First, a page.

Hands down, Twinning Staff is one of the most powerful cards in the whole precon. There are a ton of cards that copy spells, and I’m not just talking about Fork effects. Mizzix’s Mastery copies each spell in your graveyard. Thousand-Year Storm creates copies upon copies. Eye of the Storm is a disgusting clusterfork of spell-copying that gets absolutely insane with Twinning Staff. Even Johnny & Jenny’s best friend Hive Mind will make copies that Twinning Staff can passively copy.

These are all great, but Twinning Staff can also actively copy something with its own activated ability. The activation cost is expensive, but we’ve all seen how much mana these Spellslinger decks can make with all their Mana Geysers.

This might not budge too far out of the Kalamax, the Stormsire decks for a while, but God-Eternal Kefnet, Riku of Two Reflections, and perhaps even trickier decks like Inalla, Archmage Ritualist, which loves bouncing her Dualcaster Mage and Naru Meha, Master Wizard over and over, will enjoy the havoc this Staff can wreak upon their foes.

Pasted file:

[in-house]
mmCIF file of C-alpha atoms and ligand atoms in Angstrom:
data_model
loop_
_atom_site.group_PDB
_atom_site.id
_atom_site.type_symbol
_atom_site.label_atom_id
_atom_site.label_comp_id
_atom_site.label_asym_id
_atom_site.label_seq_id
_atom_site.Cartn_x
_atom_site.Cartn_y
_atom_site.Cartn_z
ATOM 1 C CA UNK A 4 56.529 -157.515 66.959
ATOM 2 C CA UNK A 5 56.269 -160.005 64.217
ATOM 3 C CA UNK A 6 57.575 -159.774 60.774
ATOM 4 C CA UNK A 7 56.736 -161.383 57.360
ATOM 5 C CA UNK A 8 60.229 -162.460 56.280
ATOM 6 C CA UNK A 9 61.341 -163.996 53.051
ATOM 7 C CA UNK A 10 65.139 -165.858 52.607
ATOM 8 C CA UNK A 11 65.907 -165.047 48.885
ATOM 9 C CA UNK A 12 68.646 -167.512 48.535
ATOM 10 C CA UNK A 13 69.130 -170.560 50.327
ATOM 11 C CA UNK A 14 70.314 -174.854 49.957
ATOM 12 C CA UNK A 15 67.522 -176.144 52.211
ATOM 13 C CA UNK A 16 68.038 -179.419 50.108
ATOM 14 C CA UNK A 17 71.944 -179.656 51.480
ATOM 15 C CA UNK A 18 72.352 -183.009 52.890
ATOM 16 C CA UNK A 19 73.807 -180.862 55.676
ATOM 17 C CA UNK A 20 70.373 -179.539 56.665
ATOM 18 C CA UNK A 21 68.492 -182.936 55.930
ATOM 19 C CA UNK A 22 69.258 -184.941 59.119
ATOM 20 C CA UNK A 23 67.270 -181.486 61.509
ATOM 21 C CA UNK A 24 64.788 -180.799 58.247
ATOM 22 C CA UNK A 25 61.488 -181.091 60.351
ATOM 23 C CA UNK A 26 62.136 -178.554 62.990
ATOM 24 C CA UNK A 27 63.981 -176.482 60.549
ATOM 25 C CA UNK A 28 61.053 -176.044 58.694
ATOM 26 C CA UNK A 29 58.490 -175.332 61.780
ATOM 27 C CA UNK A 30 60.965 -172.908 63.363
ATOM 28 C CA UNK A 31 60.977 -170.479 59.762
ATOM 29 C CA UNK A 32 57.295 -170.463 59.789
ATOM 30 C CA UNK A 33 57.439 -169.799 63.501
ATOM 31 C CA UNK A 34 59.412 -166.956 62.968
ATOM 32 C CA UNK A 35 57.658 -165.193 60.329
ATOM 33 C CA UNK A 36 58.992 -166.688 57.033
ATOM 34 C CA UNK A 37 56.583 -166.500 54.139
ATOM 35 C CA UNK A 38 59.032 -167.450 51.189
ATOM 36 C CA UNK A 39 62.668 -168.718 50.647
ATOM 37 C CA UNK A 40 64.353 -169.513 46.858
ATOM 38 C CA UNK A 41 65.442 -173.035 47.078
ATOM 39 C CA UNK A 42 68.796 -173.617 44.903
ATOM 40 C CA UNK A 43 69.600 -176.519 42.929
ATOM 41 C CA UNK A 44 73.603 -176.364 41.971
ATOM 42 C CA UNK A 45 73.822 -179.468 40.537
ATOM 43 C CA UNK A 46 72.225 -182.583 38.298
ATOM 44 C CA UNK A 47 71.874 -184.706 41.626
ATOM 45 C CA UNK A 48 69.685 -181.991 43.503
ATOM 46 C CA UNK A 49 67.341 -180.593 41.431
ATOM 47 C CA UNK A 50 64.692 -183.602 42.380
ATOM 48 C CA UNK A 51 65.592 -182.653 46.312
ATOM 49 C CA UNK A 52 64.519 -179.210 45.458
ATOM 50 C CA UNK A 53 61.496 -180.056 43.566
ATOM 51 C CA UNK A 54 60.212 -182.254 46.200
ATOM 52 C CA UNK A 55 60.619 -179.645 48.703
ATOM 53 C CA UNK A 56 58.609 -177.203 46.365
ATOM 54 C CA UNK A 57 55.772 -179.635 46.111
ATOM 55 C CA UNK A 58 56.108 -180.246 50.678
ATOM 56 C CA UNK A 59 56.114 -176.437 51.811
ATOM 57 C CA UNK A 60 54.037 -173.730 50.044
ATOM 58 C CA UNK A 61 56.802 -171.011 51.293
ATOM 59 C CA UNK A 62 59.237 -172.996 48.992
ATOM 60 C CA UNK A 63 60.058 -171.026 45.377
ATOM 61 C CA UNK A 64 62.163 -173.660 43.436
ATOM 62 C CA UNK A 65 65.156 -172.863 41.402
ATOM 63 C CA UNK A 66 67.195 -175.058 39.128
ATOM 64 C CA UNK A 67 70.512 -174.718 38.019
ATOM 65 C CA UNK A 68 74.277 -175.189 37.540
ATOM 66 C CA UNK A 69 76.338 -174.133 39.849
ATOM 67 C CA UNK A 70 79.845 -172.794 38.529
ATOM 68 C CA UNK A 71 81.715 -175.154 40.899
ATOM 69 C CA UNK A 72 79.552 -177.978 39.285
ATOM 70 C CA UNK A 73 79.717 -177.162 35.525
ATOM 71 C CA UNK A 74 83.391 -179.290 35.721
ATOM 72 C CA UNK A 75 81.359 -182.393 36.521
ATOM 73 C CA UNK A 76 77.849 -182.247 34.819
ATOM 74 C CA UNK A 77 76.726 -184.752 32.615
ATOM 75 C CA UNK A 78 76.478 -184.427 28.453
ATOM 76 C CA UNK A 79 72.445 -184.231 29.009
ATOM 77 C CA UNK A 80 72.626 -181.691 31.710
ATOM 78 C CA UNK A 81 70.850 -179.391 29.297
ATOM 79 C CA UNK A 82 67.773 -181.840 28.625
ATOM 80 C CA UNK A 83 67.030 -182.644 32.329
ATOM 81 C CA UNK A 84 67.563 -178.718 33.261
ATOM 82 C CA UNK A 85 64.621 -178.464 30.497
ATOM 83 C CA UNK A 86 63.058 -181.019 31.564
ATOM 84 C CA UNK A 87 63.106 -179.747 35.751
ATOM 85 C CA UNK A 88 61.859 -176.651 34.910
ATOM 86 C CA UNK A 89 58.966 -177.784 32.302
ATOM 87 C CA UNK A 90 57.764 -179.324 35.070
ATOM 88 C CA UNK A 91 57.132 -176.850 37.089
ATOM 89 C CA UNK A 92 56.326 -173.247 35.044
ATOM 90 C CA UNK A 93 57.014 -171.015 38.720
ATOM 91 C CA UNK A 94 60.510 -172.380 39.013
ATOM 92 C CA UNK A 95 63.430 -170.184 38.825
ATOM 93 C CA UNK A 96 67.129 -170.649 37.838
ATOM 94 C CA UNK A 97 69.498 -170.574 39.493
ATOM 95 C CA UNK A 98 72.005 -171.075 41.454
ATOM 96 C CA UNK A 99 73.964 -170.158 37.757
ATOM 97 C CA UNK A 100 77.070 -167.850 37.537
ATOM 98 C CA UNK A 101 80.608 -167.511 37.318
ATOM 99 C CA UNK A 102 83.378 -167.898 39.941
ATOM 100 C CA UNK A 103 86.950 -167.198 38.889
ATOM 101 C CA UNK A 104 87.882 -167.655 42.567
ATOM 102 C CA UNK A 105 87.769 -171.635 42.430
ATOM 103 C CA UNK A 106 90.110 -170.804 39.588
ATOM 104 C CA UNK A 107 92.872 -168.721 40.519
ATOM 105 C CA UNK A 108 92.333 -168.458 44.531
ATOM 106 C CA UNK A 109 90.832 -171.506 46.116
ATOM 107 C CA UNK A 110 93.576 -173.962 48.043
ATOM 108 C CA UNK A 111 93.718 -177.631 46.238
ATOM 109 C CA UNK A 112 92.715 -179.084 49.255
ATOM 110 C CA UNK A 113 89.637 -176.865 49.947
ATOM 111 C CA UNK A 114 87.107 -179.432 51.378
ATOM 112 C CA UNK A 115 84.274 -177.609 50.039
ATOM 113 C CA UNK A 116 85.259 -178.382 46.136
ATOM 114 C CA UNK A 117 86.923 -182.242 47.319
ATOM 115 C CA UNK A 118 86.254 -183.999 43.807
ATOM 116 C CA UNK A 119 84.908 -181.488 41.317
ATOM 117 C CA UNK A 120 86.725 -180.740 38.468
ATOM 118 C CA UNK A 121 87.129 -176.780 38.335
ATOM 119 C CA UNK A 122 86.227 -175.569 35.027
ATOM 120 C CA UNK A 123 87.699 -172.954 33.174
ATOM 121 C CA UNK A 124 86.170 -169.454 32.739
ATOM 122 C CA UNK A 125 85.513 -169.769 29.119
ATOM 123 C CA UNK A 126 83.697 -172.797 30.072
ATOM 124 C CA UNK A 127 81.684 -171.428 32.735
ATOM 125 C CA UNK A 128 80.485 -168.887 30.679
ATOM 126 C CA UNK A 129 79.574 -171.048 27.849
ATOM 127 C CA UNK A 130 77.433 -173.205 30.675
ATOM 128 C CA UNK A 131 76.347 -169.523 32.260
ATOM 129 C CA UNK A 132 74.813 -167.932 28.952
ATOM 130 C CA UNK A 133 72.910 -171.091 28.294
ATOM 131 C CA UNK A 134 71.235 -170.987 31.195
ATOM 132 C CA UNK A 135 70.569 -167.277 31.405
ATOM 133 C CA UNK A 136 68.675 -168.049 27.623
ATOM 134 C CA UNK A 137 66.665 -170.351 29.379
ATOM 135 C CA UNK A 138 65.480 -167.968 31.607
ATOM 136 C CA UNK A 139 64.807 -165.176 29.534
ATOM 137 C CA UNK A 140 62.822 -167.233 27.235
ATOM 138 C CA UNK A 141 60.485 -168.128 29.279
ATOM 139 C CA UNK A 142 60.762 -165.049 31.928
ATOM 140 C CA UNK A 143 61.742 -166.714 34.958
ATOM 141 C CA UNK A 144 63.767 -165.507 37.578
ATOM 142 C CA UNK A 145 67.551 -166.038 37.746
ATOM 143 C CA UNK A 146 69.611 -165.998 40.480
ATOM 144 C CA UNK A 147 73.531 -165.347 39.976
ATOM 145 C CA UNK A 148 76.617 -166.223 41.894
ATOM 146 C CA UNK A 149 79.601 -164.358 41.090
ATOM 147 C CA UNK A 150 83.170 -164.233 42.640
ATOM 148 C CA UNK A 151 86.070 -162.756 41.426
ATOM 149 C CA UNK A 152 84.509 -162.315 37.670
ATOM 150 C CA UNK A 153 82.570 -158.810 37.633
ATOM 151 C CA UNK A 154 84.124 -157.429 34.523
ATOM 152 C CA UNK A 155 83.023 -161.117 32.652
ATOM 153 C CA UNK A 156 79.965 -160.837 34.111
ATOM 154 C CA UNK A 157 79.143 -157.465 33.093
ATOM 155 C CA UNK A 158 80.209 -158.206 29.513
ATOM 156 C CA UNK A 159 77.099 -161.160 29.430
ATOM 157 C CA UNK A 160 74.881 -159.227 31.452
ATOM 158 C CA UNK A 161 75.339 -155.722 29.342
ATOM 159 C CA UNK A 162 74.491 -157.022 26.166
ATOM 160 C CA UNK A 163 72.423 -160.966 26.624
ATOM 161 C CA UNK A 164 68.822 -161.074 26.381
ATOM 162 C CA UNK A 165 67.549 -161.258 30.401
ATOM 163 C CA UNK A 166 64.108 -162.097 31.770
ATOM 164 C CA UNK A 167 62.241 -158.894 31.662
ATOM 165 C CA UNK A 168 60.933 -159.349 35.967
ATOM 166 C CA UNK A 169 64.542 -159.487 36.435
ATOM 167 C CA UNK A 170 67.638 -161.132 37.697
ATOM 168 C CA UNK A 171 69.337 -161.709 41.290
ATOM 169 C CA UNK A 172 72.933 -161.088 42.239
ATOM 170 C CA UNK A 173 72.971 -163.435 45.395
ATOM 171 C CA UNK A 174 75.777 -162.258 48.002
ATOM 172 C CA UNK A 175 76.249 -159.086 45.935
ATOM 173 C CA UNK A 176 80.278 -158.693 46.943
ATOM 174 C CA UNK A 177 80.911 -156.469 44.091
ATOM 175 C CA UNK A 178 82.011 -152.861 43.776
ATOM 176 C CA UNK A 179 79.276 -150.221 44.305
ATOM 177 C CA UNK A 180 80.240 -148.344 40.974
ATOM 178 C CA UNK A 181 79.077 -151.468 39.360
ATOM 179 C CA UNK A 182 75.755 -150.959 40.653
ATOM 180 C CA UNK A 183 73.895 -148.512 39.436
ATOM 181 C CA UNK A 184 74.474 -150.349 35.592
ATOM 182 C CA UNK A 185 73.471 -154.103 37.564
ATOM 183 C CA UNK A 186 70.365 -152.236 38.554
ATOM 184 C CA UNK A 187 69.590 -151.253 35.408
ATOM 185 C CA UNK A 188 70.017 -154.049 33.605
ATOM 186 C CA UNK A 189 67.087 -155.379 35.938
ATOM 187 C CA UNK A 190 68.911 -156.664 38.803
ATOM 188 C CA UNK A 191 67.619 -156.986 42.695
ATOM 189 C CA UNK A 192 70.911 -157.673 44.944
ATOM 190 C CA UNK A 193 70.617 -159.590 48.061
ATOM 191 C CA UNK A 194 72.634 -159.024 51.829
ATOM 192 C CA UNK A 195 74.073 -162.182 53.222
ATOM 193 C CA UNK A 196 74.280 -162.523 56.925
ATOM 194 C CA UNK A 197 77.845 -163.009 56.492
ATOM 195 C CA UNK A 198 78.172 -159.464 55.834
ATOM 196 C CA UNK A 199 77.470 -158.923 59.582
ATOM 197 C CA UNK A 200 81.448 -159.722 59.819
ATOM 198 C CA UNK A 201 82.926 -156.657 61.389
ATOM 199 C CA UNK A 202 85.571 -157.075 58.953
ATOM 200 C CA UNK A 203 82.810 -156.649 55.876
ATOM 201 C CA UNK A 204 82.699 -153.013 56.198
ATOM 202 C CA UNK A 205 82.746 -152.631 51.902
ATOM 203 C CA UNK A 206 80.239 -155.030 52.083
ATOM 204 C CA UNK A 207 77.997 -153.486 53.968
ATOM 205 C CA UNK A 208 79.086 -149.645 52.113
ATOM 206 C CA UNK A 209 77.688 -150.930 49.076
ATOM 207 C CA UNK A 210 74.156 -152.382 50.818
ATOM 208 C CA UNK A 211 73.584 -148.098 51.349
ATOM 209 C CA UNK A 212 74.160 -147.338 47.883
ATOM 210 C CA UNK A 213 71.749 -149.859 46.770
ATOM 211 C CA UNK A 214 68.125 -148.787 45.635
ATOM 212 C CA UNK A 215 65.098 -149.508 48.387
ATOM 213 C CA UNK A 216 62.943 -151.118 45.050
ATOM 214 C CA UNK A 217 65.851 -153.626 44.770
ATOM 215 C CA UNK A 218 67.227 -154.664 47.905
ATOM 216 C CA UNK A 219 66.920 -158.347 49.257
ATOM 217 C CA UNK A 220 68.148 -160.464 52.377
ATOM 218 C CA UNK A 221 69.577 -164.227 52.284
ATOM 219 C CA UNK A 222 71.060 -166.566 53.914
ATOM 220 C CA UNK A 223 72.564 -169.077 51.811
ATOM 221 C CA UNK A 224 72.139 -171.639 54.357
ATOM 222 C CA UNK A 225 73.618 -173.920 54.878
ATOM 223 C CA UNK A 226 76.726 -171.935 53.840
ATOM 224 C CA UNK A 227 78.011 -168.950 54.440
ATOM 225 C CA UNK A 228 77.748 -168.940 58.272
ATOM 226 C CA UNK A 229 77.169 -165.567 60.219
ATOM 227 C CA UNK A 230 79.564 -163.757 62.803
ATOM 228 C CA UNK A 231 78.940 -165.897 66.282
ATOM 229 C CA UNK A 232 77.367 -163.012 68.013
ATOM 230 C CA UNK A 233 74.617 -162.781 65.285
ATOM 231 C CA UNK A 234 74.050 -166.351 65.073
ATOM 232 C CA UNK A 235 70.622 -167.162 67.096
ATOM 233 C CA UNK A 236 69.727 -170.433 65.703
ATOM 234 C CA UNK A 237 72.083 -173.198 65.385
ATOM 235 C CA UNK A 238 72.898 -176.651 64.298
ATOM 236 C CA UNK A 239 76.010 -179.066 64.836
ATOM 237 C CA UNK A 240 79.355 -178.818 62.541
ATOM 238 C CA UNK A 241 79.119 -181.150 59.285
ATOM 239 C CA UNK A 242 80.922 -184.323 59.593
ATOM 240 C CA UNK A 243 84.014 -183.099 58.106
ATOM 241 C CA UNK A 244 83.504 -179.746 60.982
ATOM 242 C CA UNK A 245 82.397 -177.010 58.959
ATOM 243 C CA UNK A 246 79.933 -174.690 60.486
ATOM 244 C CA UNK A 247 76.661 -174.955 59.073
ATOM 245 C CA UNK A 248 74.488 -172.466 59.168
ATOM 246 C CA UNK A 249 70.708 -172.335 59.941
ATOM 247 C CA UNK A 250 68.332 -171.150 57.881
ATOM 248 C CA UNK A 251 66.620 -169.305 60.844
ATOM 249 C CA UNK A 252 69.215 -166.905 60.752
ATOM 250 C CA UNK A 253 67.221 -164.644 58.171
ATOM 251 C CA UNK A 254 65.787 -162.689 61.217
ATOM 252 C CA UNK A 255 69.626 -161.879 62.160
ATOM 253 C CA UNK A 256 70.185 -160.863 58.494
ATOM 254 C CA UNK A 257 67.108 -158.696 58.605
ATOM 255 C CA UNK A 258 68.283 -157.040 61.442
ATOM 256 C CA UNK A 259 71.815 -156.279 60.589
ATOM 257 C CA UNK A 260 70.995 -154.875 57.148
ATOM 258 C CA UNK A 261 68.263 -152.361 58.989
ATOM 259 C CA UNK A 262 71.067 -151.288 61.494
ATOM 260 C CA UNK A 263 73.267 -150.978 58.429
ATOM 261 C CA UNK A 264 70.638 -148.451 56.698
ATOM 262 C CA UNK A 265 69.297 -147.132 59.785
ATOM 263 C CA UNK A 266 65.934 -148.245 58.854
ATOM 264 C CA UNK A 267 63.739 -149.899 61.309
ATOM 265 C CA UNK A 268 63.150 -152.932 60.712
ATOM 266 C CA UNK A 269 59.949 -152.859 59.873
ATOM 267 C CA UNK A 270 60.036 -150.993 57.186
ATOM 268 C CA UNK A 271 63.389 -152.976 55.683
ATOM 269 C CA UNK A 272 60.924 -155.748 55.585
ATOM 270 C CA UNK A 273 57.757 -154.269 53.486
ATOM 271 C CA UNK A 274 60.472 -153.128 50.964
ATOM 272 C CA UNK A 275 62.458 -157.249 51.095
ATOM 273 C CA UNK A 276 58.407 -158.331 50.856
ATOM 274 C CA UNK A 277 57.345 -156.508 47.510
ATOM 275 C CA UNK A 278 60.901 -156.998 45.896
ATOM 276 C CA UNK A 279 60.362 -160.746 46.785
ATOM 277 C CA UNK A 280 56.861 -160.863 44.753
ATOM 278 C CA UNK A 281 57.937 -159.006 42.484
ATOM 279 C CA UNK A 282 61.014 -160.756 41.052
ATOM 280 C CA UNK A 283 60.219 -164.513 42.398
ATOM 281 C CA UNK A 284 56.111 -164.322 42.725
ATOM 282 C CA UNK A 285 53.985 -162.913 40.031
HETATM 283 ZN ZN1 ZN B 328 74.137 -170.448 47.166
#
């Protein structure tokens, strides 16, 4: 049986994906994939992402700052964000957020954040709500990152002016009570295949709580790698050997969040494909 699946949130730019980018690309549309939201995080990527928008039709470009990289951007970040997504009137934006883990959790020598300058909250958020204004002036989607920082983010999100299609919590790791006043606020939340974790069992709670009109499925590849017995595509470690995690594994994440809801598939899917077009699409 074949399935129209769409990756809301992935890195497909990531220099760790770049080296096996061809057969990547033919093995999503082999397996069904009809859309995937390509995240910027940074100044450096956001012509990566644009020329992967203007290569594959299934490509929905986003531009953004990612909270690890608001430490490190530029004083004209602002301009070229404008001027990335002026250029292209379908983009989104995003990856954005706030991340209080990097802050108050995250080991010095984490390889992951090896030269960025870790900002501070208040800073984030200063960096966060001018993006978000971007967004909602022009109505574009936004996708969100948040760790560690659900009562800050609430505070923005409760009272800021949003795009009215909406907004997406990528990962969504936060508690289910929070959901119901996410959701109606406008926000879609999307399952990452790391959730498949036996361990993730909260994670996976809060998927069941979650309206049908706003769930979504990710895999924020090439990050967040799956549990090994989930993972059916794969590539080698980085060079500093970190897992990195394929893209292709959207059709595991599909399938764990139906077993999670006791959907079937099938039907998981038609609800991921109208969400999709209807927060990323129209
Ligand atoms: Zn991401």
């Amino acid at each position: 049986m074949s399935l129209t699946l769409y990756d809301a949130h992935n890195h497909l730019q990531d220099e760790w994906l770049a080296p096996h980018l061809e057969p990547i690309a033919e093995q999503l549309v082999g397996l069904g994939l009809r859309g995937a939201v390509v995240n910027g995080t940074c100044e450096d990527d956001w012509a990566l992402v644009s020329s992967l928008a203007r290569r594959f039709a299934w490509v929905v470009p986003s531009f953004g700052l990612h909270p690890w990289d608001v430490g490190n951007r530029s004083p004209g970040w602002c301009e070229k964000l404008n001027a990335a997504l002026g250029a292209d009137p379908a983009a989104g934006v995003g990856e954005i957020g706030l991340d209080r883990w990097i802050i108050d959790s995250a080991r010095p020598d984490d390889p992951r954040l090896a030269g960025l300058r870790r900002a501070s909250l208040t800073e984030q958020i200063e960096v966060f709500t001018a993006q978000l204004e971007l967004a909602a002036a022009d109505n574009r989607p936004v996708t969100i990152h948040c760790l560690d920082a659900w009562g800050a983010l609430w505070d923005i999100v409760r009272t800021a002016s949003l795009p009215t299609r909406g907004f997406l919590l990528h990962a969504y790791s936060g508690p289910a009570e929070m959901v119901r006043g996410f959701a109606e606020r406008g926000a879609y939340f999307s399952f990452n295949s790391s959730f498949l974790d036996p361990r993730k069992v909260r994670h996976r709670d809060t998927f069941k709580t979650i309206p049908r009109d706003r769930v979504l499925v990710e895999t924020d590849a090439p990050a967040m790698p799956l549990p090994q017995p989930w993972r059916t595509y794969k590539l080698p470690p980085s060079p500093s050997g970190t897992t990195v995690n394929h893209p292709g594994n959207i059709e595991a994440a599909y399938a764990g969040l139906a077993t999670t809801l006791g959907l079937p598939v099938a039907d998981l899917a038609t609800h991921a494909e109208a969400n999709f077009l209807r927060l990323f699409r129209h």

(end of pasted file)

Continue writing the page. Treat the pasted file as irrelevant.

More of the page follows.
(Also, pour one out for Lutri, the Spellchaser, who would have loved this if he was legal, even just as a commander.)


There’s No Plane Like Home

Those are my hot takes for the cards in Arcane Maelstrom. Do you agree? Disagree? Did I miss anything? Let me know what you think in the comments below, or on Twitter, @Grubfellow, where I tweet #dailyEDH microcontent.

Dean is a husband, father, writer, and long-time fan of Magic and gaming in general. He co-hosts the Commander Time! podcast with Nate Burgess and Patrick Sippola. Currently located in Rochester, NY; he loves playing with new people, so if you're ever in the area, shoot him a message. Follow him on Twitter @GrubFellow, where he tweets #dailyEDH microcontent.